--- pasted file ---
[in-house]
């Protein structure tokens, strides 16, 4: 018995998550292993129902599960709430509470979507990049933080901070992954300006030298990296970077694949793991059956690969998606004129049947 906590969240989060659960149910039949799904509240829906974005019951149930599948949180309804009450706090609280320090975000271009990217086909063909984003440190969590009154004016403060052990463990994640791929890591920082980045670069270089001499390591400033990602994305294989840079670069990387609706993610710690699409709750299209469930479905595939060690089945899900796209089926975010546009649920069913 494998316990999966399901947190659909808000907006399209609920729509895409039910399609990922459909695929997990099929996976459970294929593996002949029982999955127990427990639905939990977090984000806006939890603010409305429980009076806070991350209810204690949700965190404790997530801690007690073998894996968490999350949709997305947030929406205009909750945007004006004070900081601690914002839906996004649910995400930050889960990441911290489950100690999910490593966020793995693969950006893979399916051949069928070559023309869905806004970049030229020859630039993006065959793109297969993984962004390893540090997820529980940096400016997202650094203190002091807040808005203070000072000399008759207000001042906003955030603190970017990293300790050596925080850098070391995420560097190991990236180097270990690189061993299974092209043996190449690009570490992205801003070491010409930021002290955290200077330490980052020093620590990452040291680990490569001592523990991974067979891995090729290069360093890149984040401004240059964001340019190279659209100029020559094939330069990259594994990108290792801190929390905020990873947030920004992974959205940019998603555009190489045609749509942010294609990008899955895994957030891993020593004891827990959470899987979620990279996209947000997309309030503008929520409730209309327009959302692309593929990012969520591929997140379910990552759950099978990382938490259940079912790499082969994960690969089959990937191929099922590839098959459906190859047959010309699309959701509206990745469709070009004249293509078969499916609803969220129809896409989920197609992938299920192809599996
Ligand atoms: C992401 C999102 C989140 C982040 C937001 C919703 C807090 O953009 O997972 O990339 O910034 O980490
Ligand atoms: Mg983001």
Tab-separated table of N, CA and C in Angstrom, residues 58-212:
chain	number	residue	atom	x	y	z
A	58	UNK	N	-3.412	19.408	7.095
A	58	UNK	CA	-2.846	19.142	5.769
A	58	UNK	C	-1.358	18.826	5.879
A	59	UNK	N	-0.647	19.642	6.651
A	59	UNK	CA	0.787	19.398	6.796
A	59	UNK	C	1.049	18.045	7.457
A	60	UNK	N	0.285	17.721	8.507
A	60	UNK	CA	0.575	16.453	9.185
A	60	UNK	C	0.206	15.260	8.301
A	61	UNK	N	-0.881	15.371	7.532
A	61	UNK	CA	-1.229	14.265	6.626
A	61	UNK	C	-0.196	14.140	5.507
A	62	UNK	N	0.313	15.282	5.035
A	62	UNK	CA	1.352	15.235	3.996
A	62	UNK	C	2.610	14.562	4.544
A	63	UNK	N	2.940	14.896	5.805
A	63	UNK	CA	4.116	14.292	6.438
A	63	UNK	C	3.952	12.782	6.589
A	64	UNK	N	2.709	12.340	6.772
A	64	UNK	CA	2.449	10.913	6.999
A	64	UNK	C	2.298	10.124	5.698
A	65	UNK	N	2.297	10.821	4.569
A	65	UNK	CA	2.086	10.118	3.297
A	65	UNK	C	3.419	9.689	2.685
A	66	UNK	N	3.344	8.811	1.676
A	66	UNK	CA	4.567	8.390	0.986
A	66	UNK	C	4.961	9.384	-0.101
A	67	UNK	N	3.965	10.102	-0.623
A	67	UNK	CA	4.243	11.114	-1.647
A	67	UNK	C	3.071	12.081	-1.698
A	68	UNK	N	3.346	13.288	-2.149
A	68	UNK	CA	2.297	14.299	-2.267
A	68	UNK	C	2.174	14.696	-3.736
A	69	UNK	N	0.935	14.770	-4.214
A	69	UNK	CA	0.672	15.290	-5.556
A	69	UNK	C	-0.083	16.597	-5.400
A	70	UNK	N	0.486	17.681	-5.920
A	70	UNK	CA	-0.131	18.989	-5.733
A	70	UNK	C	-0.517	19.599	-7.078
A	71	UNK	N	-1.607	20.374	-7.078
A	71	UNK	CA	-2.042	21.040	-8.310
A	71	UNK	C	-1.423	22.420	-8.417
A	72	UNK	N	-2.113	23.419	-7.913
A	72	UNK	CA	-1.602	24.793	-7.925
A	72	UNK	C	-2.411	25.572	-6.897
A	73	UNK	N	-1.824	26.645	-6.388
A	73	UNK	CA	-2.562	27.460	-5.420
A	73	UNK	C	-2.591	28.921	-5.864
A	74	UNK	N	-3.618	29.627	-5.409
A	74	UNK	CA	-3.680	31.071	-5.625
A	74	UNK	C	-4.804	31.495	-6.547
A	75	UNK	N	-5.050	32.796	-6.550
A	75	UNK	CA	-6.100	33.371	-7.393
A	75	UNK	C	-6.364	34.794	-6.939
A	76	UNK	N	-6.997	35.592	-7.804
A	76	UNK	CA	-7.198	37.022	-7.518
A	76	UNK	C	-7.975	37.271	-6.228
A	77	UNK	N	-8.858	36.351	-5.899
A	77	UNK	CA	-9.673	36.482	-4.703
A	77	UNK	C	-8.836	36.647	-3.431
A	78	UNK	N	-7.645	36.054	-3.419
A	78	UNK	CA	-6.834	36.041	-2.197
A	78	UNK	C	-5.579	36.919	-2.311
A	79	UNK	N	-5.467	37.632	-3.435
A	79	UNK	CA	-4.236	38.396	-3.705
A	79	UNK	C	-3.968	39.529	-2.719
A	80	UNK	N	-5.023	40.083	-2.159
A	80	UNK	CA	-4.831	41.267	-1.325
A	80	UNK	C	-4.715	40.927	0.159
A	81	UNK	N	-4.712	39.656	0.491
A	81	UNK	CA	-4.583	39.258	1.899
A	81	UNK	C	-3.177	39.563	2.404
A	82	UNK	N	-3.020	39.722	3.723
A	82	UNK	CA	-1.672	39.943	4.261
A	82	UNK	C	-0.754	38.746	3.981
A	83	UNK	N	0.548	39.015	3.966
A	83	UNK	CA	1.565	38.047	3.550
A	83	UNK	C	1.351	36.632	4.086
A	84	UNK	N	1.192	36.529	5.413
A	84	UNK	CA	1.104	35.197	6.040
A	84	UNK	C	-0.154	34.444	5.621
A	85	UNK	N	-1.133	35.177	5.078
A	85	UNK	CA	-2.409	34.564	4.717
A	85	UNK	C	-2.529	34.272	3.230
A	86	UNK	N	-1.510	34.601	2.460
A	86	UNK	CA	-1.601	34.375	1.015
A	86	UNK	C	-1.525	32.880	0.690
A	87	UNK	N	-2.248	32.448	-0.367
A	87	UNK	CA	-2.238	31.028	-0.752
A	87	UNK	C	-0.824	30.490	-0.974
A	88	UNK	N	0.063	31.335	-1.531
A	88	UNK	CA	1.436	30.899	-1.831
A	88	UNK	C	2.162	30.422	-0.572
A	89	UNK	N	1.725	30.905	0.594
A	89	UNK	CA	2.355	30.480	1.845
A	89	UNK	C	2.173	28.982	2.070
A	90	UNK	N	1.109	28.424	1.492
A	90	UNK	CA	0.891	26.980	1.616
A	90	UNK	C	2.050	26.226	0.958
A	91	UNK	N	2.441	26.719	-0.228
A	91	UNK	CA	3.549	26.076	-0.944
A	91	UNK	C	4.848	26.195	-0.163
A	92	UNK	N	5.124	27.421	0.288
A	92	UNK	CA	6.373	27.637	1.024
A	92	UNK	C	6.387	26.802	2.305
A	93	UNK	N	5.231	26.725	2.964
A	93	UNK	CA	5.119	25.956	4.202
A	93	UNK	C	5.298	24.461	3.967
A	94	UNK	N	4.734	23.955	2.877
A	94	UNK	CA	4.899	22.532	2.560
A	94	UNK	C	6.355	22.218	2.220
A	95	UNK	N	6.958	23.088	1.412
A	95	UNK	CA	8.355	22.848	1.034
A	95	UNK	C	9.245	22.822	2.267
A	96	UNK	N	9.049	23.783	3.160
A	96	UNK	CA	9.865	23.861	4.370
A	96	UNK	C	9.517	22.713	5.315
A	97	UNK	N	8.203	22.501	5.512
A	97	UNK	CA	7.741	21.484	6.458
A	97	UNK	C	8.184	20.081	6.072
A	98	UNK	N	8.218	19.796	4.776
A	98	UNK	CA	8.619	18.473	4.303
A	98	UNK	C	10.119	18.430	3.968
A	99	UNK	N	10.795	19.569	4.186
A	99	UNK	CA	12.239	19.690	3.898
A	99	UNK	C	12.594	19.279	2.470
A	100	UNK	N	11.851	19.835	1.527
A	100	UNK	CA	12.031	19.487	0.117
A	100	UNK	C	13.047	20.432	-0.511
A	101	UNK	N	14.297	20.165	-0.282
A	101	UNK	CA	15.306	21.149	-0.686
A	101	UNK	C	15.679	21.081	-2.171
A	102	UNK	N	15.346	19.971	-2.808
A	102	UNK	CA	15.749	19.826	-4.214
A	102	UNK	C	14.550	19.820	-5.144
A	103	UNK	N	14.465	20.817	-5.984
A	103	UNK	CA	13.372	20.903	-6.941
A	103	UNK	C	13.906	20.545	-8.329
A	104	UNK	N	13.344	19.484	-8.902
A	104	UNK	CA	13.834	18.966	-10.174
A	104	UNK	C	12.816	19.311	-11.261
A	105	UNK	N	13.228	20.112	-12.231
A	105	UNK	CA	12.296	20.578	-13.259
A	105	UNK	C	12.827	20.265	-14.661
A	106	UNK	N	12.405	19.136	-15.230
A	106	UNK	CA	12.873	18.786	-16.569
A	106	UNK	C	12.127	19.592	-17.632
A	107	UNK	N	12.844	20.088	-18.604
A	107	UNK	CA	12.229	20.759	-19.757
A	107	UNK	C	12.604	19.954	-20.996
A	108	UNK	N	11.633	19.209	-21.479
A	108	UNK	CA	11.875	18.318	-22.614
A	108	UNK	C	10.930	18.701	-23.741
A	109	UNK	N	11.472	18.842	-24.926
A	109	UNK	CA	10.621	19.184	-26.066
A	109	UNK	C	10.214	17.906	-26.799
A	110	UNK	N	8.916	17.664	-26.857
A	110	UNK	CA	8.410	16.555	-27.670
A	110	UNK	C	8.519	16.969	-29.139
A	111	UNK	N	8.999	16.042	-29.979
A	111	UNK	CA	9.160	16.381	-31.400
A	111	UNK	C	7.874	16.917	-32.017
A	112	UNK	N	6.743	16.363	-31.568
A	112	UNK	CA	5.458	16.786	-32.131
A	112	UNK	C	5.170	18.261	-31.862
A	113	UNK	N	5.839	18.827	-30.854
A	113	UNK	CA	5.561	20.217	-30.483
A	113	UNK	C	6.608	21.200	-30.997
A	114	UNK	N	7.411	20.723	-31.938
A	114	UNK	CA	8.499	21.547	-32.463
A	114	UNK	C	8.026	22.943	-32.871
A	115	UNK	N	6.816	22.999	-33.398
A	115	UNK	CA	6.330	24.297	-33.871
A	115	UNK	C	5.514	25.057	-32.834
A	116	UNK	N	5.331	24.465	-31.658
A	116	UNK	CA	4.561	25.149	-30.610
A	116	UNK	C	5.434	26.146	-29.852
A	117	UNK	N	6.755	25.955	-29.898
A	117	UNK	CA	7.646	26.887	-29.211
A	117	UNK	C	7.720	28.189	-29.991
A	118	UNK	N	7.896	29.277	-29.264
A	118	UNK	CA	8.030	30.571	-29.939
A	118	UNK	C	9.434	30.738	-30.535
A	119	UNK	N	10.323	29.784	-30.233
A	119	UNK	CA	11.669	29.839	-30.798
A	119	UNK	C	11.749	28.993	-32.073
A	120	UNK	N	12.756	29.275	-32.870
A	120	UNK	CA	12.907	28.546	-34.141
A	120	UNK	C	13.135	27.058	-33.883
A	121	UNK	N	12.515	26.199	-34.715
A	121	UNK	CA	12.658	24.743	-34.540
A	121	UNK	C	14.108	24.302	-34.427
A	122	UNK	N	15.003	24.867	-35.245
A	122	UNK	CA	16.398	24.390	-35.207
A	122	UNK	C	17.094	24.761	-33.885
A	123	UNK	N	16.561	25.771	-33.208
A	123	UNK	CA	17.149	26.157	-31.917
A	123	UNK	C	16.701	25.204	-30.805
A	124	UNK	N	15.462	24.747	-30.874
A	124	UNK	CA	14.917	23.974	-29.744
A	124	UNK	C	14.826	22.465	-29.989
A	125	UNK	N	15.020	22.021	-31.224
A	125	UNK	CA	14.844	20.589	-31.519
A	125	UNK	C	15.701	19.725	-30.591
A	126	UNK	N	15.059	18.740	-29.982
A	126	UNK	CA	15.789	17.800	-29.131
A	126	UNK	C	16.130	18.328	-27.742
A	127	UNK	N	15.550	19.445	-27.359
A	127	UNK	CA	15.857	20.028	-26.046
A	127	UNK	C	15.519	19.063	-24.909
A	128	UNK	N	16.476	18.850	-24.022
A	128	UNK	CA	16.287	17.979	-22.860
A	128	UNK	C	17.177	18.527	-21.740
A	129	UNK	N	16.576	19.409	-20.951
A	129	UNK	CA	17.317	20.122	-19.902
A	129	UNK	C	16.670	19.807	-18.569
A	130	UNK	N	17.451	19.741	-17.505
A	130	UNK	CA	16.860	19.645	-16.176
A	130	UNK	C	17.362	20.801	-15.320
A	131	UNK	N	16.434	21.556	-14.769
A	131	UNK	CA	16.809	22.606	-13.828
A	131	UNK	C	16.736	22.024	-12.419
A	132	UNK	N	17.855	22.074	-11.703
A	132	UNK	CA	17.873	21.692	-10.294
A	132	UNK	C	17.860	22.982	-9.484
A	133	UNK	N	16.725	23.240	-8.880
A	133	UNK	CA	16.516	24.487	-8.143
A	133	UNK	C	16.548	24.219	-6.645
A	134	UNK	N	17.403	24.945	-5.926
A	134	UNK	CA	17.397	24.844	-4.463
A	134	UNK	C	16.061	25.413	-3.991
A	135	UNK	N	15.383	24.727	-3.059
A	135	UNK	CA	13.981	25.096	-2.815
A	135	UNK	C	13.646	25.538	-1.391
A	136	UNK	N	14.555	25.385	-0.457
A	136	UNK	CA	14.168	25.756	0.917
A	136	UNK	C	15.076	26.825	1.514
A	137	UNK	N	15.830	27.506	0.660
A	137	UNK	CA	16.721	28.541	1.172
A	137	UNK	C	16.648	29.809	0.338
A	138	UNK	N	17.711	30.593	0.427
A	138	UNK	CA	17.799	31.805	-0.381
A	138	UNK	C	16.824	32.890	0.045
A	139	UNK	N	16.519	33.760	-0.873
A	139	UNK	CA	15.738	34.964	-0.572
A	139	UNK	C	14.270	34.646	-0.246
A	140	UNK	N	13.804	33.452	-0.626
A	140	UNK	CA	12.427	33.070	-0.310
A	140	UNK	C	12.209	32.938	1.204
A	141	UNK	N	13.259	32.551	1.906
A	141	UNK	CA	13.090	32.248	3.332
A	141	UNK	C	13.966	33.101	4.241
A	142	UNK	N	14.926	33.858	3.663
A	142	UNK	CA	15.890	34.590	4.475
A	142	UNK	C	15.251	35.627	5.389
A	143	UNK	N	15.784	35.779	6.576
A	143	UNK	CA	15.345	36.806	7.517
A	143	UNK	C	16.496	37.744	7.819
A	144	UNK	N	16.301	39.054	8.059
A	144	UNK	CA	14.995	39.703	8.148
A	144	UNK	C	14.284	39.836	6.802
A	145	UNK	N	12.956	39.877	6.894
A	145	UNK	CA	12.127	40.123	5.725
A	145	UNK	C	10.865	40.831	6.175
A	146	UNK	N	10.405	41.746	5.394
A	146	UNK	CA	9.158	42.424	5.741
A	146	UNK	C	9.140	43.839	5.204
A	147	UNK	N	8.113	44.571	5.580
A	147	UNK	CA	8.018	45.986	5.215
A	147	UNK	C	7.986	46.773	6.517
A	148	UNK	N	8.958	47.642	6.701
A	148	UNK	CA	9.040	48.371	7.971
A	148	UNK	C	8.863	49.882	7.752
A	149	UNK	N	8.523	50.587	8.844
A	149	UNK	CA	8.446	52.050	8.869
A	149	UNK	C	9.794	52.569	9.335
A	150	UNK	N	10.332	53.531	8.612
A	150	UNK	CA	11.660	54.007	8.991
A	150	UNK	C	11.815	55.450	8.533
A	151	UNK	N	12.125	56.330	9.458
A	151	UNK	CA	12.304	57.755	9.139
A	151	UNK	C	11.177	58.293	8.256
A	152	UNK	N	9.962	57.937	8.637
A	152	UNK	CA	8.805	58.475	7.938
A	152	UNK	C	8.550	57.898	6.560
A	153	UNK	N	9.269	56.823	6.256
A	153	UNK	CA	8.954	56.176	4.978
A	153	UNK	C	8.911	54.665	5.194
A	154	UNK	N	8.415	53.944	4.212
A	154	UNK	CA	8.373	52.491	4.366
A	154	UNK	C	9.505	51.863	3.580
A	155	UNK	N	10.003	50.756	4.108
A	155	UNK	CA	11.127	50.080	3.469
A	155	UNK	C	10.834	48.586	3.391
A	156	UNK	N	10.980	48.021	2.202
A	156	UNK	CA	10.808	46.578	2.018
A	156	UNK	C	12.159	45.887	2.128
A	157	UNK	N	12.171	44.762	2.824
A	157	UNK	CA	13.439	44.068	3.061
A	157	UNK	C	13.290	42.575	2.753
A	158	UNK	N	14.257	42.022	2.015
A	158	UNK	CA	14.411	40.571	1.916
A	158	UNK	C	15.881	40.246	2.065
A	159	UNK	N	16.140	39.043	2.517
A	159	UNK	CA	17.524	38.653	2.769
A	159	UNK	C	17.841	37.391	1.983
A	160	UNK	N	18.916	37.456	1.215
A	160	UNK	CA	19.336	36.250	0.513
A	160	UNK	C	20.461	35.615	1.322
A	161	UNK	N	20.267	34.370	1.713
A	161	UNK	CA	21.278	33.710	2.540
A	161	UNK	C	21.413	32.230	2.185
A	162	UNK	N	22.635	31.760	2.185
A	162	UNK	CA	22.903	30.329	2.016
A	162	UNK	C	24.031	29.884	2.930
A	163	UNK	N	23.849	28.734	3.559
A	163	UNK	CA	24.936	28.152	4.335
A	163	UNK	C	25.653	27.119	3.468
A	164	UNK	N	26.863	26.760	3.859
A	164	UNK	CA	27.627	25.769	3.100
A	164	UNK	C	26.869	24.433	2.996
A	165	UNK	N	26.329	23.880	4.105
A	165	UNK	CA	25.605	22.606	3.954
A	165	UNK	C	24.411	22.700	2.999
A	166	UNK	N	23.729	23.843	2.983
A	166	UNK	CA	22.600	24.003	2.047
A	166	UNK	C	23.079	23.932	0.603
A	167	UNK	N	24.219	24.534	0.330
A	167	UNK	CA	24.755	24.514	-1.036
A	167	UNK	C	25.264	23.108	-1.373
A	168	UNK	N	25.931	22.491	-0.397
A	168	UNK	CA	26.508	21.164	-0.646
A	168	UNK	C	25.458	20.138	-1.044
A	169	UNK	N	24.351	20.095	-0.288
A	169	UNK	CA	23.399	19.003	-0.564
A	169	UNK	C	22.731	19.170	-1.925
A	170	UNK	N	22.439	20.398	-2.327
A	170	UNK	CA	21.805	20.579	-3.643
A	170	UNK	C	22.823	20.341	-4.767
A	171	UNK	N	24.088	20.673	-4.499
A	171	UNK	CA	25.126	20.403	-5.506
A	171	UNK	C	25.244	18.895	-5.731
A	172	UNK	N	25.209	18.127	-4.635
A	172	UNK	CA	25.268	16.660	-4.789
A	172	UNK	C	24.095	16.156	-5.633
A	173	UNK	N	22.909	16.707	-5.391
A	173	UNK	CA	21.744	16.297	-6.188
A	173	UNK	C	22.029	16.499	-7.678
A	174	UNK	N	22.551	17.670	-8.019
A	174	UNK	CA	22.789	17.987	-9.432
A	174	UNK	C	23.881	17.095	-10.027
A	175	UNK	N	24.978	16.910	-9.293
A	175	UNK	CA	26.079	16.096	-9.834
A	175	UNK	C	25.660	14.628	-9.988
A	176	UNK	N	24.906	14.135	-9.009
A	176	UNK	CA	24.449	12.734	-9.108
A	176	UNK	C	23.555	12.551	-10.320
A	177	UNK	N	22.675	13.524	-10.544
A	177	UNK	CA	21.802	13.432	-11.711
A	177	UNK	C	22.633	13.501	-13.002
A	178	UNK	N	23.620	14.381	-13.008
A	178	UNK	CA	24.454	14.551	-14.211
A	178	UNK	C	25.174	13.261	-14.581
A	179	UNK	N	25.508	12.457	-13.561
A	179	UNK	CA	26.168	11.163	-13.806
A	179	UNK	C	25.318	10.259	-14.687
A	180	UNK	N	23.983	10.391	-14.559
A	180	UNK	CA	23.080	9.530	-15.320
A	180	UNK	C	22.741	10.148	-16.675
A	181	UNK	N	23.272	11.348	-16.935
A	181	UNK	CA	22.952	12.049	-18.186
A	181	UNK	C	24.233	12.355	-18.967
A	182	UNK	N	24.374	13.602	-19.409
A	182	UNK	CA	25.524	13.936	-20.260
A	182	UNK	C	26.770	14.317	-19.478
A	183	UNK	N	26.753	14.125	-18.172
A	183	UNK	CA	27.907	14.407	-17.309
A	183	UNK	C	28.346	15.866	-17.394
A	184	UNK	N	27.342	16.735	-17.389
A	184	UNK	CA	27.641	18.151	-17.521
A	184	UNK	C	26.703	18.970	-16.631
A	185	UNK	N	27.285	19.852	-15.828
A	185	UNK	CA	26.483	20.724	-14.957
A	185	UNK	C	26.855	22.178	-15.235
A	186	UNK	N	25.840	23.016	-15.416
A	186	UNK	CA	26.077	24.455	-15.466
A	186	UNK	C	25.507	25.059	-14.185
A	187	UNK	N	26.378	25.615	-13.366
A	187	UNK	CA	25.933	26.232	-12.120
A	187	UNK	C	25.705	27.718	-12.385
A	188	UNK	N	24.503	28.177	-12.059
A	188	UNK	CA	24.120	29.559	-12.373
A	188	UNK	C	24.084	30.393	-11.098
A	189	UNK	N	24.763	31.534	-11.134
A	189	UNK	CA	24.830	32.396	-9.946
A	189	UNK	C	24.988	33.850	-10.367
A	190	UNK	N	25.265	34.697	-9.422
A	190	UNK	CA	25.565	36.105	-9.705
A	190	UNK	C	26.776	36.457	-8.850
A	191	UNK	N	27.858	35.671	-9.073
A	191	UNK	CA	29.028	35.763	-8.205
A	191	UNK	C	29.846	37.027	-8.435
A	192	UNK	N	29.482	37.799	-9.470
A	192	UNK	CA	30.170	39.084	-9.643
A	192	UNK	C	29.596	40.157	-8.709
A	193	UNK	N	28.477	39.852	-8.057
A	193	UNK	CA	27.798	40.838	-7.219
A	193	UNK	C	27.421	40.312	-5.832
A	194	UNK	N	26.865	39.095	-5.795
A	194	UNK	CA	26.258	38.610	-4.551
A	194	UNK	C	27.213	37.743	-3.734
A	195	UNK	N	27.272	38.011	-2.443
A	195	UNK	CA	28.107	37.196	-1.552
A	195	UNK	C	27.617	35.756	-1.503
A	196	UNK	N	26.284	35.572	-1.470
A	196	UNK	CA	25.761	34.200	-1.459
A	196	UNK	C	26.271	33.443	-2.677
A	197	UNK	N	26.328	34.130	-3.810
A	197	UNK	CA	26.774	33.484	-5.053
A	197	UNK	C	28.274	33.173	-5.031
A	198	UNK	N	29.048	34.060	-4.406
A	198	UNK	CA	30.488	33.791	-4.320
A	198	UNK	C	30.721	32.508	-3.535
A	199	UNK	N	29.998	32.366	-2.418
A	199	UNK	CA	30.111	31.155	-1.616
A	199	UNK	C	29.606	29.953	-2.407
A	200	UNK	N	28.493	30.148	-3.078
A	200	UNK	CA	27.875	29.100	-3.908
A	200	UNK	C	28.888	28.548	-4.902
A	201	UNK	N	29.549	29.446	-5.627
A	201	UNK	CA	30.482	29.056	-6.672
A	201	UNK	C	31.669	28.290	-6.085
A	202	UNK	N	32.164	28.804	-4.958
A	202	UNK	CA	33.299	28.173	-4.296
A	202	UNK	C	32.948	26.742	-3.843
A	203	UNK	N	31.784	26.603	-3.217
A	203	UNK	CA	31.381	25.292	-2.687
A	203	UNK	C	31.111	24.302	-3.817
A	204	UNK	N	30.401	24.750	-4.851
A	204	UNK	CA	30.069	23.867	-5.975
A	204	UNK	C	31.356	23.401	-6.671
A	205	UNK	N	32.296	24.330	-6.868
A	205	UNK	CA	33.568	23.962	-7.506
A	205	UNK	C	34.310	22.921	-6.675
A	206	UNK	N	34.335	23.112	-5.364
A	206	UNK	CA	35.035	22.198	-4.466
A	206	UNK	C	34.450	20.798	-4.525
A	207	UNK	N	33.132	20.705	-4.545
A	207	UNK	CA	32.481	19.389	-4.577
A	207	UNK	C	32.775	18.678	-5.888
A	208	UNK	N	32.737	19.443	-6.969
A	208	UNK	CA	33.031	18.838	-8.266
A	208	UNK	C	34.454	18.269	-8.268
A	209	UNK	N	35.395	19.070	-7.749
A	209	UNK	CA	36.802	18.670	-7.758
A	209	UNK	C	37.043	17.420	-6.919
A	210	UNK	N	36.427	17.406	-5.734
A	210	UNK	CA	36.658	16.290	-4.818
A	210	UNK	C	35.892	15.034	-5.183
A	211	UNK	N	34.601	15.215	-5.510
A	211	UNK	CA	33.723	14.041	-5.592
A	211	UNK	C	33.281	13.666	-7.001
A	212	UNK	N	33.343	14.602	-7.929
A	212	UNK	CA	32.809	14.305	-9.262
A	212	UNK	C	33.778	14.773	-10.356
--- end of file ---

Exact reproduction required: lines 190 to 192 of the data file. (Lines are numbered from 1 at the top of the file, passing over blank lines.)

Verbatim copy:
A	119	UNK	N	10.323	29.784	-30.233
A	119	UNK	CA	11.669	29.839	-30.798
A	119	UNK	C	11.749	28.993	-32.073